Financial authority offers update on PCP suitability concerns
11 April 2018
As vehicle sales in the UK decline, the pressure is being felt across all aspects of the market. This includes the financing sector, which is undergoing an investigation into how affordable some deals are for consumers.
The country’s Financial Conduct Authority (FCA) is currently looking into whether companies are properly assessing whether customers can afford to buy the vehicles which they are offered on credit.
Many consumers buy new vehicles using a Personal Contract Plan (PCP), which allows them to make payments over three years and then trade the vehicle in for a new model, with their old vehicle moving onto the used market.
The FCA set out its plans for an investigation in July 2017 and has now provided an update. The group has a range of work underway to build a stronger understanding of the market and how consumers engage with motor finance firms. These include carrying out a detailed analysis of millions of credit files to a mystery shopping exercise.
So far, the FCA has found that growth in motor finance has been strongest for consumers with better credit ratings, who are less likely to face repayment difficulties. Additionally, arrears and default rates are higher and have risen more among customers with the lowest credit ratings, who account for around 3% of lending.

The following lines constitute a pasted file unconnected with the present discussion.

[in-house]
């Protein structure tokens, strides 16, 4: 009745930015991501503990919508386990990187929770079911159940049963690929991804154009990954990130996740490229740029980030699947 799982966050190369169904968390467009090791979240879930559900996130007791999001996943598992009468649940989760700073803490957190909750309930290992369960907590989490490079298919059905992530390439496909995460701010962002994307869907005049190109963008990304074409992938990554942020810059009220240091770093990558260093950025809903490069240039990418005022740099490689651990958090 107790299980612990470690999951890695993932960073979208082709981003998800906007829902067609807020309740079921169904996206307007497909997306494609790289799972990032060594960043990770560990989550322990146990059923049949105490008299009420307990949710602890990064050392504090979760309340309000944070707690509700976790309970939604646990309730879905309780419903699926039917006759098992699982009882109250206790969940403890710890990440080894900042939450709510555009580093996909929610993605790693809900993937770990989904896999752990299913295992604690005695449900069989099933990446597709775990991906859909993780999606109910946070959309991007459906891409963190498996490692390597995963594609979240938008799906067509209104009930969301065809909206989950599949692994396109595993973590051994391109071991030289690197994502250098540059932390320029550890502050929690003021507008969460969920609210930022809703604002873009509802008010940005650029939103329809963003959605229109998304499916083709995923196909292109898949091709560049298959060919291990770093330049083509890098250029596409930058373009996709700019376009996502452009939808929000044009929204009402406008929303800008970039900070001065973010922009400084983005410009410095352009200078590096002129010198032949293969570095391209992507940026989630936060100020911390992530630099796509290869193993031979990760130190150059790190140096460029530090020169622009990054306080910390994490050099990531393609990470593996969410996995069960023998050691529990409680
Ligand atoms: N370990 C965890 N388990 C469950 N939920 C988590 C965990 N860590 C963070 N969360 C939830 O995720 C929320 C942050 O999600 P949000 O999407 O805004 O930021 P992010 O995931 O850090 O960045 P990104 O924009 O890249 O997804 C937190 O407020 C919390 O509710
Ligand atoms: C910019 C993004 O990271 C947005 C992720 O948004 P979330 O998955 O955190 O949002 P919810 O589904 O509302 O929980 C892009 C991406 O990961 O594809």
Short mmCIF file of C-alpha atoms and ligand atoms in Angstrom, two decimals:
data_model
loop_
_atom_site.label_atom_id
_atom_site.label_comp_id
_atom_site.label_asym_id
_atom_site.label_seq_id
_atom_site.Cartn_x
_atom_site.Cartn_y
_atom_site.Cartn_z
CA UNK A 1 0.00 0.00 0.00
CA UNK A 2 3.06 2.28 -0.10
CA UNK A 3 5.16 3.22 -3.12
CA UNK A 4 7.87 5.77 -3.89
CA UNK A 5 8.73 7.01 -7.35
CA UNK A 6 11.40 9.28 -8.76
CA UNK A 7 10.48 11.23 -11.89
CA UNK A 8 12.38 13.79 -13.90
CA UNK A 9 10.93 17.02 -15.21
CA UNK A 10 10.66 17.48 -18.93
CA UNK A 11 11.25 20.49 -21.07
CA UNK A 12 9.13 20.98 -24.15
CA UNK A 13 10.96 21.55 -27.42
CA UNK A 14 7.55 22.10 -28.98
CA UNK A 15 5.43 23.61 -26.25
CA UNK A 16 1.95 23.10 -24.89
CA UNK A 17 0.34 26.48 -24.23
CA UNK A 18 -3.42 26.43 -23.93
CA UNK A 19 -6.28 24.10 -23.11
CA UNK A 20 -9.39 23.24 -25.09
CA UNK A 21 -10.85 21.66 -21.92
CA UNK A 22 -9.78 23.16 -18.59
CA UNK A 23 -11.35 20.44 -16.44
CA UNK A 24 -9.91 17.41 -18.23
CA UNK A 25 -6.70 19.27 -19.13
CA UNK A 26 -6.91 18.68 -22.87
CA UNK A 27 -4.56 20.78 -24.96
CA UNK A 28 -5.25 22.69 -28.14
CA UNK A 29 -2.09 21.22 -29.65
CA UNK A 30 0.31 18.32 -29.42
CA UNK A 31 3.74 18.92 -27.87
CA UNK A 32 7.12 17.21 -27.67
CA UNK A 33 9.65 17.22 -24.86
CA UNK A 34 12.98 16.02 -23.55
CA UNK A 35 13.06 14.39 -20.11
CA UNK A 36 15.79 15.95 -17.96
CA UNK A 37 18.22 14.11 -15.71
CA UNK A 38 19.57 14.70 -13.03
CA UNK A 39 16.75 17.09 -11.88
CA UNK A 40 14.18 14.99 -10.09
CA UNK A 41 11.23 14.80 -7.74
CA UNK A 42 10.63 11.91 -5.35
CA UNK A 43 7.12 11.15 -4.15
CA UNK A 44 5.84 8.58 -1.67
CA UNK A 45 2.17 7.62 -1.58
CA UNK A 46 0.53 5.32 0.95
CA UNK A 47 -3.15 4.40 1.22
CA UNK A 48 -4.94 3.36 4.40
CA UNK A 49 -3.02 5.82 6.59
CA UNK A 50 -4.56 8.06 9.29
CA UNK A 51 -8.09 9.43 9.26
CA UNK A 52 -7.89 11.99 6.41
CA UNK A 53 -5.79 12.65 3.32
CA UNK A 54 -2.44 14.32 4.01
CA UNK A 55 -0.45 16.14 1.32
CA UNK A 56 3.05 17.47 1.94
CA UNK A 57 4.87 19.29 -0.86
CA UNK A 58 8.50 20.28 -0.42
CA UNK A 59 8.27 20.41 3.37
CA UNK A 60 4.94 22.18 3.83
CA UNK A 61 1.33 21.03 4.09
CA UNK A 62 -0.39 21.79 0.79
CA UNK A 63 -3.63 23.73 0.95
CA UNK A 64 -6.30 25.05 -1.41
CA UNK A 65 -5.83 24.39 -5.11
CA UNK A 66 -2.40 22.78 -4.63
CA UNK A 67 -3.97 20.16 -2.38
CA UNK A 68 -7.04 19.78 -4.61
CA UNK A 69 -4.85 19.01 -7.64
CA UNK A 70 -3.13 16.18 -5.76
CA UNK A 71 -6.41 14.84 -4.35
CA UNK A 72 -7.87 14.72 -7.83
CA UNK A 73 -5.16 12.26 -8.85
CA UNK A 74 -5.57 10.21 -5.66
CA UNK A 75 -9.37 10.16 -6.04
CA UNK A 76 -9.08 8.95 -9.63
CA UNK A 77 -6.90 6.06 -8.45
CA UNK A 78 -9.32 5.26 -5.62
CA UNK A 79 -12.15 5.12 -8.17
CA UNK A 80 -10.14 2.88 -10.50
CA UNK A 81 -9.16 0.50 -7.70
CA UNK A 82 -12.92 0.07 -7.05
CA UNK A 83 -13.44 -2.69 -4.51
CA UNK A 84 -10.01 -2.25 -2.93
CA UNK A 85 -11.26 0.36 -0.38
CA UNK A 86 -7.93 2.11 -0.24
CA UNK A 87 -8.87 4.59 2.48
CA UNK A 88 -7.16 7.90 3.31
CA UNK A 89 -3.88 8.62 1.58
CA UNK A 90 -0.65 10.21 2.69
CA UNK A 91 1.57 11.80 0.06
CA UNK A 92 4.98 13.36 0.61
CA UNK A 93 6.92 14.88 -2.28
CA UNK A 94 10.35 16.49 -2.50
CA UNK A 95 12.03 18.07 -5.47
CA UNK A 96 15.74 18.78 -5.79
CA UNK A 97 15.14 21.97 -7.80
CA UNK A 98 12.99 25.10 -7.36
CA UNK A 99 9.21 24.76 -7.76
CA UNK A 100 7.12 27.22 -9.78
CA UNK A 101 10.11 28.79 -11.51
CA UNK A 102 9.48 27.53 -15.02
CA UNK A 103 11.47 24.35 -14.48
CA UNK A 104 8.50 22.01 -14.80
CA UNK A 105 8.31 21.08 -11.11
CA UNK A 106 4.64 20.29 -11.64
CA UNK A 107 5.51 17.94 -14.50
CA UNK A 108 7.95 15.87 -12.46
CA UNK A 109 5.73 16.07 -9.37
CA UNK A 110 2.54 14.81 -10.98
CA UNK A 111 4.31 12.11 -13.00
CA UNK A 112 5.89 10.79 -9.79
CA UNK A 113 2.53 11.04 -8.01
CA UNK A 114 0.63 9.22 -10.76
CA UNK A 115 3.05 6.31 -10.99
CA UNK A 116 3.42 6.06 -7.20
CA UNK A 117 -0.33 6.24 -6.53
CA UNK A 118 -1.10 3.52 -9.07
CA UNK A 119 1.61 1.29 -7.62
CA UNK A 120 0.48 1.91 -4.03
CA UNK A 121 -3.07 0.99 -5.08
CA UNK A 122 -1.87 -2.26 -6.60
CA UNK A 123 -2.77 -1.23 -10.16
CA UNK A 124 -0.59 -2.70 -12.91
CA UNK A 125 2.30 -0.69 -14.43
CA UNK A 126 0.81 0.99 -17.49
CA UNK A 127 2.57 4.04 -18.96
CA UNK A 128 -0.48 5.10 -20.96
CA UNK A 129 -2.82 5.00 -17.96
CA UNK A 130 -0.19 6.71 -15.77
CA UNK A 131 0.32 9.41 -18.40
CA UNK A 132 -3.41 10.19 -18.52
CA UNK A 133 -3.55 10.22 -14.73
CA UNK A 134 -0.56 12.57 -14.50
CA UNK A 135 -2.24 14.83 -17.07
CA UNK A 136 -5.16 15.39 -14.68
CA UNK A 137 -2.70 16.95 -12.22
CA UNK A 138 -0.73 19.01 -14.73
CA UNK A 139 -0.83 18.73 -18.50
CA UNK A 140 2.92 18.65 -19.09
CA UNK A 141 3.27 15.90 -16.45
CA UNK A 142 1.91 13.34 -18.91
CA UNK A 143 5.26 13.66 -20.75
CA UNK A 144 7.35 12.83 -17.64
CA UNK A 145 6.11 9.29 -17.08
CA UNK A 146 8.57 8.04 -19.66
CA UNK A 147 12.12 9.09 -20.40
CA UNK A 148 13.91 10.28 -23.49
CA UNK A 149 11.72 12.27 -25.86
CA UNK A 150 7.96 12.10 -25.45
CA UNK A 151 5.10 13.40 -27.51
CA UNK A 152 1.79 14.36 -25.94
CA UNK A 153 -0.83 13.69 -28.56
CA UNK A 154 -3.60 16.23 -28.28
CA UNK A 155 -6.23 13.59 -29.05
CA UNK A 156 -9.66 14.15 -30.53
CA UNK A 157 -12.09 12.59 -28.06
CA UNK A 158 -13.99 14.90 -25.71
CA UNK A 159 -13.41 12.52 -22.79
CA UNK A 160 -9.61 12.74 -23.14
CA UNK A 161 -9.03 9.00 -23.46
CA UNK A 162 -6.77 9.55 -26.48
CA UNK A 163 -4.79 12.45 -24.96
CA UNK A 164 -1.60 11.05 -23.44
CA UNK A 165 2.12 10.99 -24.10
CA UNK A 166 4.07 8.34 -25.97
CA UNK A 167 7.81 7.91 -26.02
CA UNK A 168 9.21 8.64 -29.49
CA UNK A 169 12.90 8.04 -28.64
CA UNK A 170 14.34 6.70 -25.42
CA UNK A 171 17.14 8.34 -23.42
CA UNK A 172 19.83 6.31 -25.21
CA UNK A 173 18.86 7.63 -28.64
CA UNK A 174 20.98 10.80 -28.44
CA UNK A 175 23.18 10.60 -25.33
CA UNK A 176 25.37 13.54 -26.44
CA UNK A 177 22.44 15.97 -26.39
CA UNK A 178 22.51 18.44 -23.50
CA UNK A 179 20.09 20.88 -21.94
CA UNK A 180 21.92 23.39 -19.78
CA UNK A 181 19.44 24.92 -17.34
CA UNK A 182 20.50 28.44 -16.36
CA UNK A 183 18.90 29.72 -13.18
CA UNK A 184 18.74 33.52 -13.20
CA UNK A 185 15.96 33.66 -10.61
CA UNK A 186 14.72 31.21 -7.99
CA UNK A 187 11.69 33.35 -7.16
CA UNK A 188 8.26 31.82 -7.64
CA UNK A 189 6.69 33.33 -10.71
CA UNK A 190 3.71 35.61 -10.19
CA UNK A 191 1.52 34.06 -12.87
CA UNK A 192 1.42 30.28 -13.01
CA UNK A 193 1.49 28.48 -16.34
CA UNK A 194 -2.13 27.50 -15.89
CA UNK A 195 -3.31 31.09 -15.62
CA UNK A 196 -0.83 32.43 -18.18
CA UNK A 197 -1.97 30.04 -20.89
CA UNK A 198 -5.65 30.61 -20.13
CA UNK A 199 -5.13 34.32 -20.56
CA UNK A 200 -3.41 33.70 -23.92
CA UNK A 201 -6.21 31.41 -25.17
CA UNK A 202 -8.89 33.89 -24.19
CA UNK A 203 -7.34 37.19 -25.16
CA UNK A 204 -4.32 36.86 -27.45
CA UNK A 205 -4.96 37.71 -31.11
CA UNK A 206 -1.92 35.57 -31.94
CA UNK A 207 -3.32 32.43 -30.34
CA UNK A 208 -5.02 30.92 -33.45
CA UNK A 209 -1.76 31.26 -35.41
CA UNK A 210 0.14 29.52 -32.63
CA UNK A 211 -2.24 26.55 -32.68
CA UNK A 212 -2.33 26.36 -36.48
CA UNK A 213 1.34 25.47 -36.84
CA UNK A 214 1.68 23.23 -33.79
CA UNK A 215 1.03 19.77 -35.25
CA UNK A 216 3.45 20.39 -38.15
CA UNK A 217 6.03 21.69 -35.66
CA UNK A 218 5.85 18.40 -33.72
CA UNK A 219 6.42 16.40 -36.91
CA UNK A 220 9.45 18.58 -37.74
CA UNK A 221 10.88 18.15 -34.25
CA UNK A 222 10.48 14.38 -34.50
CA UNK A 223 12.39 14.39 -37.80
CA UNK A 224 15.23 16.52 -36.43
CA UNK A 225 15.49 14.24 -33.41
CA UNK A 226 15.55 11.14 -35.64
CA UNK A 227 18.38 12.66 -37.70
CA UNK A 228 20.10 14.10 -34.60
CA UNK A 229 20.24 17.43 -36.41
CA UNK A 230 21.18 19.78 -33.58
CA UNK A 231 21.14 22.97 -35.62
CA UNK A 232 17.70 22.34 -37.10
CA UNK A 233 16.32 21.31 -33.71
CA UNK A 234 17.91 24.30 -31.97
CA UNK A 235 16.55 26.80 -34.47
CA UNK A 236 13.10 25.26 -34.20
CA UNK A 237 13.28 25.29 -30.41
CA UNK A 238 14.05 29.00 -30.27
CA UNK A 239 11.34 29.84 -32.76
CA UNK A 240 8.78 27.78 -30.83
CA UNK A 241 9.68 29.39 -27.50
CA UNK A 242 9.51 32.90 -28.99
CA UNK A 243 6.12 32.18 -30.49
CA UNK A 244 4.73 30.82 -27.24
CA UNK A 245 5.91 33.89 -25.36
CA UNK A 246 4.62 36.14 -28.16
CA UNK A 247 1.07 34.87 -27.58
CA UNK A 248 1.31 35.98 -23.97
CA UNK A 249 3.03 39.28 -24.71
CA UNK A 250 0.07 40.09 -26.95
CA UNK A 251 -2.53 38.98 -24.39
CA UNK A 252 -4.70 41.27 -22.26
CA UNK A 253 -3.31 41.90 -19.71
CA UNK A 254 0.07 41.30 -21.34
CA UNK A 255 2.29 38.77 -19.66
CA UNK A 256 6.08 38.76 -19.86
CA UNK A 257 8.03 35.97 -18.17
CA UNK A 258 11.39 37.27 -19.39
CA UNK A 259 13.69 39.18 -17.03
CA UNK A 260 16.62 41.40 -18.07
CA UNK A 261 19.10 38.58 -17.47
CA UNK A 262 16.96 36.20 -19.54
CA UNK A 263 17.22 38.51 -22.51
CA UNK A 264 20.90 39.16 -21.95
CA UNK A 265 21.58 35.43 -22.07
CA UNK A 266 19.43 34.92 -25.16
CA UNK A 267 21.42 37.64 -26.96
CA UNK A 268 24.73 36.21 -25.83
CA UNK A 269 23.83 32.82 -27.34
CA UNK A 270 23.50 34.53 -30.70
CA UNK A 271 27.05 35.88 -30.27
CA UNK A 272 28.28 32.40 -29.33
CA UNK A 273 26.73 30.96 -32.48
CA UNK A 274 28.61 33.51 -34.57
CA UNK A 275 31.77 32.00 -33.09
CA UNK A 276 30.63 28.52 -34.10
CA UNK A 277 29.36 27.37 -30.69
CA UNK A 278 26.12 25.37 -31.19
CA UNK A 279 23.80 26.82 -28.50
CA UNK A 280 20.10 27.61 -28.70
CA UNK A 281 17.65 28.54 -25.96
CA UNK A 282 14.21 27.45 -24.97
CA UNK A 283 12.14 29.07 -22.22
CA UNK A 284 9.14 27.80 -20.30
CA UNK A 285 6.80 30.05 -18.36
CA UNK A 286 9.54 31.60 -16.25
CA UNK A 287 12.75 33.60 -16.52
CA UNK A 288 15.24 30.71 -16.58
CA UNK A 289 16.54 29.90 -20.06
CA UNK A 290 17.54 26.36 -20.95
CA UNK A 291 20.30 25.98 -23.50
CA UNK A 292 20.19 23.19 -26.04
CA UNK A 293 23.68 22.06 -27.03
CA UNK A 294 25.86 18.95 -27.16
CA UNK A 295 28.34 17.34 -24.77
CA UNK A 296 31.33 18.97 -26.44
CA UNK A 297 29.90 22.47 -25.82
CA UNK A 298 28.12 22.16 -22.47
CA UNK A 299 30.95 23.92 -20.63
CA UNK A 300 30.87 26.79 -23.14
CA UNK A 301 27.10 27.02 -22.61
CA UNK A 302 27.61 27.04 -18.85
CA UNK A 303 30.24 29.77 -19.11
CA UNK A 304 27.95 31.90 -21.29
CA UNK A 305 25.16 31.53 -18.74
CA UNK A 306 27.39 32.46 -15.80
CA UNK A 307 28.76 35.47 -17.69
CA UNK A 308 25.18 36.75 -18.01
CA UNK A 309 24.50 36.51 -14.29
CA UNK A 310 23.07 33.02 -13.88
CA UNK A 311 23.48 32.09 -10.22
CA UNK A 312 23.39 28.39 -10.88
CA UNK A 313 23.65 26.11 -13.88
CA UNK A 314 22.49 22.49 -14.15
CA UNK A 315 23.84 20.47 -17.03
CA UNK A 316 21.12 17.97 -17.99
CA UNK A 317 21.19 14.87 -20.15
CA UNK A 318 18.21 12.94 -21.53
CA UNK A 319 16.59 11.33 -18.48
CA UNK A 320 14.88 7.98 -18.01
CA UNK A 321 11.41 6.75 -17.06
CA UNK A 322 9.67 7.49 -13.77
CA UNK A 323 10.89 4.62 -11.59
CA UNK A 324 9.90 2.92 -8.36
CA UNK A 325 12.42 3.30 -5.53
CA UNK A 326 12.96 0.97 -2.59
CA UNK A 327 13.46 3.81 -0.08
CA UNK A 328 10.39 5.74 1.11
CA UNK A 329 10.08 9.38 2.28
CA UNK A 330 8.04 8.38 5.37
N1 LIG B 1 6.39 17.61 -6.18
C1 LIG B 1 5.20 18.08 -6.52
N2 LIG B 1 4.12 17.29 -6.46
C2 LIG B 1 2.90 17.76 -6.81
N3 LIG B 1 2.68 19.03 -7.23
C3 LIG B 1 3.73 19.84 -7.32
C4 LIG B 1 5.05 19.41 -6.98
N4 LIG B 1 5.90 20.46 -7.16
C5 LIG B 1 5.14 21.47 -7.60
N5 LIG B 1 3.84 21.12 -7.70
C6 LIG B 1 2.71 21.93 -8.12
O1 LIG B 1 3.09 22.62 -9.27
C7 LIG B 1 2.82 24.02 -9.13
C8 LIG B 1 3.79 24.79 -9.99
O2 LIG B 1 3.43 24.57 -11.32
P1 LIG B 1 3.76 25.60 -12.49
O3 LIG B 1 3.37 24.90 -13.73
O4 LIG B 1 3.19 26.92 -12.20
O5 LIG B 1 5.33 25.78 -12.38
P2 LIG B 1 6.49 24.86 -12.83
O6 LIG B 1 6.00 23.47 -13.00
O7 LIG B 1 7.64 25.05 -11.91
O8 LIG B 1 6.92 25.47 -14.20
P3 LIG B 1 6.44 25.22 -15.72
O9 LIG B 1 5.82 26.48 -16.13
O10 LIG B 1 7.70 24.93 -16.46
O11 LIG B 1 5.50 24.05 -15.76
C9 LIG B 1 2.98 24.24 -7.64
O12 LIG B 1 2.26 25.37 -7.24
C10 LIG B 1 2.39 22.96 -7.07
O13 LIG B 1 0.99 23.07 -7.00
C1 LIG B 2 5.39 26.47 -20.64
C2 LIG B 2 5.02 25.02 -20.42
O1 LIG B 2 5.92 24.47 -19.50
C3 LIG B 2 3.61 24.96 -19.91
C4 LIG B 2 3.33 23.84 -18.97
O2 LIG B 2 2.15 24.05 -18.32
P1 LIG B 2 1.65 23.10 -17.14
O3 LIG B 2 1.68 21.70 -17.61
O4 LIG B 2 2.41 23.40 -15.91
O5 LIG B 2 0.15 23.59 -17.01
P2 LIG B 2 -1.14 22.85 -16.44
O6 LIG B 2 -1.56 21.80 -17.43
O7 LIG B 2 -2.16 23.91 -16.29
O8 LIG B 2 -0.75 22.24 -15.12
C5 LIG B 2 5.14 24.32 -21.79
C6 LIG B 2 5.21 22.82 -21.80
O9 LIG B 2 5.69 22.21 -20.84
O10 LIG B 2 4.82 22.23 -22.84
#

The study so far has also found that if not properly managed, some of the commission arrangements in place could incentivise dealers to arrange more expensive finance for customers. In some cases, customers are not being provided with key information in an accessible manner, including information provided on lenders’ and dealers’ websites.
‘We are working closely with the Bank of England and the Prudential Regulation Authority, who are considering the risks raised by the expansion of motor finance that fall within their regulatory remit, The FCA said when it began the investigation.
‘The Prudential Regulation Authority notes that a PCP agreement creates an explicit risk exposure to a vehicle’s guaranteed future value (GFV) for lenders. We consider that direct consumer risk exposure may be more limited, but may be heightened where there has been an inadequate assessment of affordability and a lack of clarity for the consumer in their understanding of the contract,’ it finishes.
For the remainder of the review, the authority will focus on whether firms are properly assessing if customers can afford to buy the car they are being offered, particularly if they have a lower credit score. They will also see how firms are managing the risks around commission arrangements for dealers, and whether consumer engagement with firms and the information they are provided, allows them to make informed decisions.
The FCA expects its review to be concluded by September 2018.